Two computer programmers who worked for Bernard L Madoff Investment Securities were arrested on Friday and charged in connection with the multibillion dollar Ponzi scheme run by their former boss.
Jerome O'Hara and George Perez were arrested in their homes and charged with conspiracy, falsifying books and records of a broker-dealer, and falsifying books and records of an investment dealer, the US Department of Justice said.
O'Hara and Perez were employed as computer programmers at Madoff's business (BLMIS) beginning in 1990 and 1991, respectively, the DoJ said in a complaint unsealed on Friday in the US District Court for the Southern District of New York. They primarily were responsible for developing and maintaining computer programs that supported the operation of Madoff's investment account business, the DoJ said.
Madoff pleaded guilty to 11 felonies in March. His investment scheme began in the early 1990s, and losses to investors has been estimated at more than US$21 billion.
"Jerome O'Hara and George Perez allegedly helped construct Bernie Madoff's house of cards," Preet Bharara, US attorney for the Southern District of New York, said in a statement. "The computer codes and random algorithms they allegedly designed served to deceive investors and regulators and concealed Madoff's crimes. Today they have been charged for their roles in Madoff's epic fraud."
As a broker-dealer and investment adviser, BLMIS was required, under the federal securities laws and regulations, to keep certain books and records in the ordinary course of its business, including: trade blotters containing an itemised daily record of details about all of BLMIS's purchases and sales of securities; documents reflecting each order underlying the purchases and sales of securities and the times at which the orders were received and executed; and the name and address of the beneficial owner of each account held at BLMIS.
Between 2004 and 2008, BLMIS was subject to at least five reviews by the US Securities and Exchange Commission and a European accounting firm. As part of a concerted effort overseen by Madoff and his then employee, Frank DiPascali Jr, to deceive the SEC and the European accounting firm, O'Hara and Perez developed and maintained computer programs that generated numerous false and fraudulent books and records, the DoJ said.
According to the DoJ, O'Hara and Perez created special computer programs that:
-- Created books and records for a small subset of BLMIS investment account clients to help hide the scope and nature of the business;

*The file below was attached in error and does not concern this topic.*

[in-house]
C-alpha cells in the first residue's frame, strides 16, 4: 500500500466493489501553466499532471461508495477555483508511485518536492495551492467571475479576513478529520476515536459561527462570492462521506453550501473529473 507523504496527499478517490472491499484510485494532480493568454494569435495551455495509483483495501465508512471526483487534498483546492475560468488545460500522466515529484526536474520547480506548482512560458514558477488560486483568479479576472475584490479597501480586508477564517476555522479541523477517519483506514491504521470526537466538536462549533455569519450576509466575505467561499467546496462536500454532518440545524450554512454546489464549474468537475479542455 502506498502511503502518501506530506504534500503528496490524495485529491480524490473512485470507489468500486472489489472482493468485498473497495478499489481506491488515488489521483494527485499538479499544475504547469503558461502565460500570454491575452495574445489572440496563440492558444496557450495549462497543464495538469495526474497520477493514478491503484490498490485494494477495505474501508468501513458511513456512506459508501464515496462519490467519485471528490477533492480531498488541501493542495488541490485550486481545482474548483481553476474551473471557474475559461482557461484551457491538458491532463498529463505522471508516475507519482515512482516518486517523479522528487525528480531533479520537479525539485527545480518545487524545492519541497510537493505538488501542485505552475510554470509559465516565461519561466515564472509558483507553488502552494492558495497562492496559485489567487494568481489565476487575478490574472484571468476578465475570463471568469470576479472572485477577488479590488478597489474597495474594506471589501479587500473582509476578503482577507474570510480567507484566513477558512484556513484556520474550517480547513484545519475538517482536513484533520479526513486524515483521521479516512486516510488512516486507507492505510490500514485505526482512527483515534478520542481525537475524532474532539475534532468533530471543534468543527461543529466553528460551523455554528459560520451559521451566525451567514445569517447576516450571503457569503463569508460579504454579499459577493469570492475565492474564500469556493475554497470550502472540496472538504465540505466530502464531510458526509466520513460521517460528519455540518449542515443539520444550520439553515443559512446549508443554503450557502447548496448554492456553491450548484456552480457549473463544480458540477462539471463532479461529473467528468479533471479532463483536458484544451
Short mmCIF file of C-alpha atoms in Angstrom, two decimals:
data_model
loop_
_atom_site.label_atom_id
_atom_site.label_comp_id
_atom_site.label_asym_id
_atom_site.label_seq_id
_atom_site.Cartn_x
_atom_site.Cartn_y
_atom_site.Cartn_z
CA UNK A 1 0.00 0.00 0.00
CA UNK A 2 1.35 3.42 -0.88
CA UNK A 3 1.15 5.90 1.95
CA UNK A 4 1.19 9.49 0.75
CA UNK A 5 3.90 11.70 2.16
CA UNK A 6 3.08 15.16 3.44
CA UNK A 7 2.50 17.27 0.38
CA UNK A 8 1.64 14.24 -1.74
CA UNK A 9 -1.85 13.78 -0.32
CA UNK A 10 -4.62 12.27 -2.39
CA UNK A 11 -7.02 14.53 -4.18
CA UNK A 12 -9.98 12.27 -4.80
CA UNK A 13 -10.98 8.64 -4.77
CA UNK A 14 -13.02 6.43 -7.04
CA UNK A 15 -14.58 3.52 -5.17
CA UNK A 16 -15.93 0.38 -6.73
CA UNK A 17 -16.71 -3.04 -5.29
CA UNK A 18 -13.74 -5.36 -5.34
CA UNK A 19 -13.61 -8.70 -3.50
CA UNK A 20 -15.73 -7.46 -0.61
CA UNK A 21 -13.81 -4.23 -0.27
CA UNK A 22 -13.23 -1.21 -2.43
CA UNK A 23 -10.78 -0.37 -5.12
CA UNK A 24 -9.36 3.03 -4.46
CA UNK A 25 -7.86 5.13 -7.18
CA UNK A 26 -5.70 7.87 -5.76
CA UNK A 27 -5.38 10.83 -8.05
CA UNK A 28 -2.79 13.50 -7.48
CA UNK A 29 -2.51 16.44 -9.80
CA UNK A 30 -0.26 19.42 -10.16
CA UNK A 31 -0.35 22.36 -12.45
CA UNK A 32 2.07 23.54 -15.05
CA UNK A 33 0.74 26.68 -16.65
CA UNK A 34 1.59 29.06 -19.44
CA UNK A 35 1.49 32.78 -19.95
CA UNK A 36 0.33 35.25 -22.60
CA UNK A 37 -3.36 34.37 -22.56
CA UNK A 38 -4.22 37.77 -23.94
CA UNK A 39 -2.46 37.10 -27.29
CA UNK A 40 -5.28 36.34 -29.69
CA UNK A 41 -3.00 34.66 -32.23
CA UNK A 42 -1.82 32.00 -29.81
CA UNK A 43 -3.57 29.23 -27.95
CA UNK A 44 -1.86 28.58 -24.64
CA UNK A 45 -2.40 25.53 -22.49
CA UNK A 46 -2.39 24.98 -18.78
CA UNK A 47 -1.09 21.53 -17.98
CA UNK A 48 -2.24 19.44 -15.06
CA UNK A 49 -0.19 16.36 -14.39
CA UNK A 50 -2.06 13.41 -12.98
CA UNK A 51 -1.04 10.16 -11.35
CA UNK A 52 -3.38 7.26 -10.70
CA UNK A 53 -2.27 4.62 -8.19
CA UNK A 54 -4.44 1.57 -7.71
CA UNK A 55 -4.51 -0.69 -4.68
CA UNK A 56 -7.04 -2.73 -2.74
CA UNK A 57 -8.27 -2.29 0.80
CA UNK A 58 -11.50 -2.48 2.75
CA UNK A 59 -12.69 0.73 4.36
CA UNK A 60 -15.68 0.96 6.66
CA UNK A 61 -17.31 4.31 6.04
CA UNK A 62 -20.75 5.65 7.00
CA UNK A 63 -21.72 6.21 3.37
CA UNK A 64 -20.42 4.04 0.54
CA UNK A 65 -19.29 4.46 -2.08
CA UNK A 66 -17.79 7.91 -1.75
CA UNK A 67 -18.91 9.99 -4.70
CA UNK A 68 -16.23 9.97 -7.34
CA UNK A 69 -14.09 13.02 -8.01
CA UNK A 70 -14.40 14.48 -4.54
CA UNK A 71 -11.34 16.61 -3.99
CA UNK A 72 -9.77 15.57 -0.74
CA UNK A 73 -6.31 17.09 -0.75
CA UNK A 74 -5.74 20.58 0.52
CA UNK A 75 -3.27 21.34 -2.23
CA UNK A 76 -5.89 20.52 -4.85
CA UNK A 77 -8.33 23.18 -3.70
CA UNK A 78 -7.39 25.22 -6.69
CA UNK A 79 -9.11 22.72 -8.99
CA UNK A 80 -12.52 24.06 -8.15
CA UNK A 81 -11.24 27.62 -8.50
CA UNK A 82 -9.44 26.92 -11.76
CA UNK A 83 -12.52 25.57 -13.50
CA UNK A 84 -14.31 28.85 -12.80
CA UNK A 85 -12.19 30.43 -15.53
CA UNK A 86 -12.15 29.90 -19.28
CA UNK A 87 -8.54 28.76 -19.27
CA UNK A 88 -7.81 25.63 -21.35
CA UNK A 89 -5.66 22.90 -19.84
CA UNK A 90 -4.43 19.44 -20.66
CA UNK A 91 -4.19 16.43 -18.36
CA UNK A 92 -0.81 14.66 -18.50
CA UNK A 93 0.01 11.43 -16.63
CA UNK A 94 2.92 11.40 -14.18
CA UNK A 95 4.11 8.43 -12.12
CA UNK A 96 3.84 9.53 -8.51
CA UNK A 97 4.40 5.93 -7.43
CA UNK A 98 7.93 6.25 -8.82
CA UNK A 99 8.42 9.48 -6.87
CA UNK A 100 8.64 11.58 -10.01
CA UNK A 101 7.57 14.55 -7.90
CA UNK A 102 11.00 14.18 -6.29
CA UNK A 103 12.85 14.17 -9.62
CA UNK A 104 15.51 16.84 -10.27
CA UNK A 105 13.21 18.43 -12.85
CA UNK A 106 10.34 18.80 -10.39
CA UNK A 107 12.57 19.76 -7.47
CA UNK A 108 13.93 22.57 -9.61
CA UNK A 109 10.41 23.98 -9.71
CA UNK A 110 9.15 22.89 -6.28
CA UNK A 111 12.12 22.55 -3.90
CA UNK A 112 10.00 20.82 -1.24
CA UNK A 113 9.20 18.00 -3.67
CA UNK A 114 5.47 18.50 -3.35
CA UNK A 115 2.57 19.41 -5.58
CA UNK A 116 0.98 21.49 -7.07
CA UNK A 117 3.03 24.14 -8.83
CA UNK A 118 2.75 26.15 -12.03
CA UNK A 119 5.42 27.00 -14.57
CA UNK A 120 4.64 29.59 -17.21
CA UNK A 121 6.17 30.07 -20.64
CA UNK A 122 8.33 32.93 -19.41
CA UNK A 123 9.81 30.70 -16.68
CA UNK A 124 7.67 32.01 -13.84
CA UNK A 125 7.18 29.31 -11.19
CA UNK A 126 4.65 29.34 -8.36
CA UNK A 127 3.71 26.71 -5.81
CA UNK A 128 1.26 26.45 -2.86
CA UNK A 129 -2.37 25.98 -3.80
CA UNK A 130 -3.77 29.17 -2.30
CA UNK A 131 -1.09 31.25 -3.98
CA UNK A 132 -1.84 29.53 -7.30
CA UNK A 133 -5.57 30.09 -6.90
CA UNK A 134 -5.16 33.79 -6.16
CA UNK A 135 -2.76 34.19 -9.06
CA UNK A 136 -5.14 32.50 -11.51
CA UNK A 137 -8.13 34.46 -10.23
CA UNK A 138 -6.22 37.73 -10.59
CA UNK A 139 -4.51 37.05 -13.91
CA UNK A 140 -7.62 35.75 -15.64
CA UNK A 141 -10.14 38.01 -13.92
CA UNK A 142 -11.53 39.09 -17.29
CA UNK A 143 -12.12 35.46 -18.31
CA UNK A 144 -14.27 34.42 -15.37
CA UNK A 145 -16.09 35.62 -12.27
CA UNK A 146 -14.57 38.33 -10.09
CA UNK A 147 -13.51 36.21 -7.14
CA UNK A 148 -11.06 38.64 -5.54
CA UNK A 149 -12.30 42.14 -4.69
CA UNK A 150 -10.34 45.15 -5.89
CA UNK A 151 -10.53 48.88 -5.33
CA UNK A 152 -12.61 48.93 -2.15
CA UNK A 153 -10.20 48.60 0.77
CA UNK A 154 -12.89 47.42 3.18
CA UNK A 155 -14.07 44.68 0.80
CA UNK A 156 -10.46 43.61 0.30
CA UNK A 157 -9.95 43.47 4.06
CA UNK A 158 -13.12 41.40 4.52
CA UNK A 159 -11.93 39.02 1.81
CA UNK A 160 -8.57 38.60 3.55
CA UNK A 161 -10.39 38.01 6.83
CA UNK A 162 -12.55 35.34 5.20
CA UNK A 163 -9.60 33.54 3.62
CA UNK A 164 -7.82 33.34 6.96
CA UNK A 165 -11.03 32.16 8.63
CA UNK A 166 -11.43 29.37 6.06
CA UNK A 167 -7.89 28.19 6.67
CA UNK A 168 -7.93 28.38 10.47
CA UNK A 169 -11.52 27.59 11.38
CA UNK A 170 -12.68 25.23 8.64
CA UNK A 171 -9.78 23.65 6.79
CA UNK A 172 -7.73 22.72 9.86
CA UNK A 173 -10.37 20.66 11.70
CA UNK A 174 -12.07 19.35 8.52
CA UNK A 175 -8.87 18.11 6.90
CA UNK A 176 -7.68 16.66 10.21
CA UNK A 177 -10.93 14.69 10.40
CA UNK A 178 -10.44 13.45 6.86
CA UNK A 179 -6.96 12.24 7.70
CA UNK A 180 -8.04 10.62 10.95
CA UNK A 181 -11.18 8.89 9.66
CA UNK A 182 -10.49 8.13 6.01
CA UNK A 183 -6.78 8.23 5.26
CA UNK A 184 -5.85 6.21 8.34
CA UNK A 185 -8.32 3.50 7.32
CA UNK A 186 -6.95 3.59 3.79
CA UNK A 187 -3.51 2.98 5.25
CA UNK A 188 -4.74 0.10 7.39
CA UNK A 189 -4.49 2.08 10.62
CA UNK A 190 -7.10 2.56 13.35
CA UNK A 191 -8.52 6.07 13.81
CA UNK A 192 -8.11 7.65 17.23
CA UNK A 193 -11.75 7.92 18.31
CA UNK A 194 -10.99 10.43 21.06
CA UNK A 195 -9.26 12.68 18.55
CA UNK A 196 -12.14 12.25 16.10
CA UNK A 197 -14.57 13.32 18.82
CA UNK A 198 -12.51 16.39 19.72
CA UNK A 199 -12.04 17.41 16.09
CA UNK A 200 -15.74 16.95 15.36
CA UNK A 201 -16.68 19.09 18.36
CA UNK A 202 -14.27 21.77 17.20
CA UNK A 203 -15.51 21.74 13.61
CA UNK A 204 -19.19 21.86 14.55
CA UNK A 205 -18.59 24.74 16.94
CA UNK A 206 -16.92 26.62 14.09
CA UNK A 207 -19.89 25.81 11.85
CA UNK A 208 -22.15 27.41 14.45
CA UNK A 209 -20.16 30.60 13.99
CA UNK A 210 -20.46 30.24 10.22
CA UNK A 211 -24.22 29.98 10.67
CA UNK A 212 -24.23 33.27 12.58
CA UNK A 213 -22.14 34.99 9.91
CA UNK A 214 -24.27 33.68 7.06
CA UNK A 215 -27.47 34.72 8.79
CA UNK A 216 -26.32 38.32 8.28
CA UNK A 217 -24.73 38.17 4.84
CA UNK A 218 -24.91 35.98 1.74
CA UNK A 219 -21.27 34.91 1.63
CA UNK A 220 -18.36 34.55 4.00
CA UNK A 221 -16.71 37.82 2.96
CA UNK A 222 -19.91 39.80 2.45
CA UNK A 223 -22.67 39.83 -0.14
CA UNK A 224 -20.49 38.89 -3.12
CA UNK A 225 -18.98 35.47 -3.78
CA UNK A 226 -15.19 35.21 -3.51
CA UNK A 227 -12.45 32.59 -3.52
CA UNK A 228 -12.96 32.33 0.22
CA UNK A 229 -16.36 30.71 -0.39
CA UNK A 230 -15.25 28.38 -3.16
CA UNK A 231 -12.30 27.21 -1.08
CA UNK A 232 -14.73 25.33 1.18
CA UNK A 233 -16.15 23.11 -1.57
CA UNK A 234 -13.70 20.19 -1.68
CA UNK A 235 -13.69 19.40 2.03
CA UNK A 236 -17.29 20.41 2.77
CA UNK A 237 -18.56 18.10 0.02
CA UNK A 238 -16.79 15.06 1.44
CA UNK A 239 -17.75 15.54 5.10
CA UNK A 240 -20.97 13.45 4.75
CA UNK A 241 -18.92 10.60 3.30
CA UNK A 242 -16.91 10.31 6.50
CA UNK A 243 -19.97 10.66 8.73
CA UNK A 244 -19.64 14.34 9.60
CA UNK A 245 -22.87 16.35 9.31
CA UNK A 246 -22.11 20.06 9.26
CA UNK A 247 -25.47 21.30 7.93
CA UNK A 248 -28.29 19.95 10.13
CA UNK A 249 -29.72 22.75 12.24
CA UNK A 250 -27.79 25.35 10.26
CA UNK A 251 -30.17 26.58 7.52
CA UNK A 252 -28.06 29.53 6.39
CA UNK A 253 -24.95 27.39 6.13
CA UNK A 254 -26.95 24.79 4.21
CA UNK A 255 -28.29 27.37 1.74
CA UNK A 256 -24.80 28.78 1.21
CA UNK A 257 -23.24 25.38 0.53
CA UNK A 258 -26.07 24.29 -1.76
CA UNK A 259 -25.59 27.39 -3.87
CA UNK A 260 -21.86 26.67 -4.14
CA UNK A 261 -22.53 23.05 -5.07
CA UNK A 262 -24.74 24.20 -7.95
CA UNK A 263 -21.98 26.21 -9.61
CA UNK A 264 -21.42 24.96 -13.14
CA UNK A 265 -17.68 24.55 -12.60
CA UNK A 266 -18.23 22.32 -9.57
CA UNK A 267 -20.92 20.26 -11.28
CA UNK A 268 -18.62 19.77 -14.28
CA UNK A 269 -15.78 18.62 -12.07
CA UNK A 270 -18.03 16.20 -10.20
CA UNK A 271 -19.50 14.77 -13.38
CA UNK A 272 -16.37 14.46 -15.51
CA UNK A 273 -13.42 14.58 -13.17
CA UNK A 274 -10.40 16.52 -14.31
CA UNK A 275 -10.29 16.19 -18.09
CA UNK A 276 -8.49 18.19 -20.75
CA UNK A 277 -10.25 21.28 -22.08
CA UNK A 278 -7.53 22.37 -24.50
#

-- Altered details about the number of shares, execution times, and transaction numbers for trades reported on BLMIS trade blotters, by employing random algorithms that produced false and random results;
-- And created false and fraudulent order entry and execution reports that included fictitious times at which orders for equities transactions purportedly were placed.
The programmers also allowed DiPascali and other BLMIS employees to alter computer programs necessary to create additional false and fraudulent books and records to respond to the European accounting firm's requests for information in 2008.
O'Hara and Perez allegedly knew that the special programs they developed contained fraudulent information and that they were used in connection with the SEC and European accounting firm reviews, the DoJ said. In April 2006, one of the two attempted to delete 218 of 225 special programs from a server and also closed their own BLMIS accounts, withdrawing hundreds of thousands of dollars each.
In August or September 2006, O'Hara and Perez met with Madoff and told him that they would no longer lie about the Ponzi scheme for him, the DoJ said. Handwritten notes found by the FBI in O'Hara's desk stated, among other things: "I won't lie any longer. Next time, I say 'ask Frank.'"
After Madoff directed DiPascali to pay O'Hara and Perez off, O'Hara and Perez each received pay increases of about 25 percent and net bonuses of approximately US$60,000, the DoJ said.
O'Hara, 46, of Malverne, New York, and Perez, 43, of East Brunswick, New Jersey, each face a maximum sentence totalling 30 years in prison, plus fines of more than $5 million.